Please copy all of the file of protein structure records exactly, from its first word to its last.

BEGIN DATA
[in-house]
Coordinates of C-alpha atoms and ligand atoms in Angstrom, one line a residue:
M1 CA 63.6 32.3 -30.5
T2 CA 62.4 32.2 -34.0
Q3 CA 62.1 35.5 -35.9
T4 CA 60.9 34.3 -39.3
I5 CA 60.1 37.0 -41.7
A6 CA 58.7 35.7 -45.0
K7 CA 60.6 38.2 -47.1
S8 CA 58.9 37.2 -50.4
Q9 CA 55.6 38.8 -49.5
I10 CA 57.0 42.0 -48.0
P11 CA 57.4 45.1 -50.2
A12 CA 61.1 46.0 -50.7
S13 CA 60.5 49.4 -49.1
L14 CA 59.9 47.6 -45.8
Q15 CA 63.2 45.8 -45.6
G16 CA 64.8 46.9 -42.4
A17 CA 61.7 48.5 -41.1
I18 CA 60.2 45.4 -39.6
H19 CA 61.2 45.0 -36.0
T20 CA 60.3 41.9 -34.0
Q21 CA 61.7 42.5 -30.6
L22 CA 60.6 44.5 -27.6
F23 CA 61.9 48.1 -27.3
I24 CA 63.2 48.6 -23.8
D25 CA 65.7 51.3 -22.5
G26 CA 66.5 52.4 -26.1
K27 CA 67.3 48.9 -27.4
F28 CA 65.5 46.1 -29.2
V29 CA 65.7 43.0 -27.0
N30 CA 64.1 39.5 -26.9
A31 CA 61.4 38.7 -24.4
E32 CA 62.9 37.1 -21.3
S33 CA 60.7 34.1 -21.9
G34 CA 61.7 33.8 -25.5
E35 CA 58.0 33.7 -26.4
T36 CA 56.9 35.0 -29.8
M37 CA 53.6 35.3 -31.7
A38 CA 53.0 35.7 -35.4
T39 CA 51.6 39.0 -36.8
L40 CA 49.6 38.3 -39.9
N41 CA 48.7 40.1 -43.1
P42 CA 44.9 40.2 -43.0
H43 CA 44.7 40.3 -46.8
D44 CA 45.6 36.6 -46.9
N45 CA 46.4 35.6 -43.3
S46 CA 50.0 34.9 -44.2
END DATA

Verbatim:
[in-house]
Coordinates of C-alpha atoms and ligand atoms in Angstrom, one line a residue:
M1 CA 63.6 32.3 -30.5
T2 CA 62.4 32.2 -34.0
Q3 CA 62.1 35.5 -35.9
T4 CA 60.9 34.3 -39.3
I5 CA 60.1 37.0 -41.7
A6 CA 58.7 35.7 -45.0
K7 CA 60.6 38.2 -47.1
S8 CA 58.9 37.2 -50.4
Q9 CA 55.6 38.8 -49.5
I10 CA 57.0 42.0 -48.0
P11 CA 57.4 45.1 -50.2
A12 CA 61.1 46.0 -50.7
S13 CA 60.5 49.4 -49.1
L14 CA 59.9 47.6 -45.8
Q15 CA 63.2 45.8 -45.6
G16 CA 64.8 46.9 -42.4
A17 CA 61.7 48.5 -41.1
I18 CA 60.2 45.4 -39.6
H19 CA 61.2 45.0 -36.0
T20 CA 60.3 41.9 -34.0
Q21 CA 61.7 42.5 -30.6
L22 CA 60.6 44.5 -27.6
F23 CA 61.9 48.1 -27.3
I24 CA 63.2 48.6 -23.8
D25 CA 65.7 51.3 -22.5
G26 CA 66.5 52.4 -26.1
K27 CA 67.3 48.9 -27.4
F28 CA 65.5 46.1 -29.2
V29 CA 65.7 43.0 -27.0
N30 CA 64.1 39.5 -26.9
A31 CA 61.4 38.7 -24.4
E32 CA 62.9 37.1 -21.3
S33 CA 60.7 34.1 -21.9
G34 CA 61.7 33.8 -25.5
E35 CA 58.0 33.7 -26.4
T36 CA 56.9 35.0 -29.8
M37 CA 53.6 35.3 -31.7
A38 CA 53.0 35.7 -35.4
T39 CA 51.6 39.0 -36.8
L40 CA 49.6 38.3 -39.9
N41 CA 48.7 40.1 -43.1
P42 CA 44.9 40.2 -43.0
H43 CA 44.7 40.3 -46.8
D44 CA 45.6 36.6 -46.9
N45 CA 46.4 35.6 -43.3
S46 CA 50.0 34.9 -44.2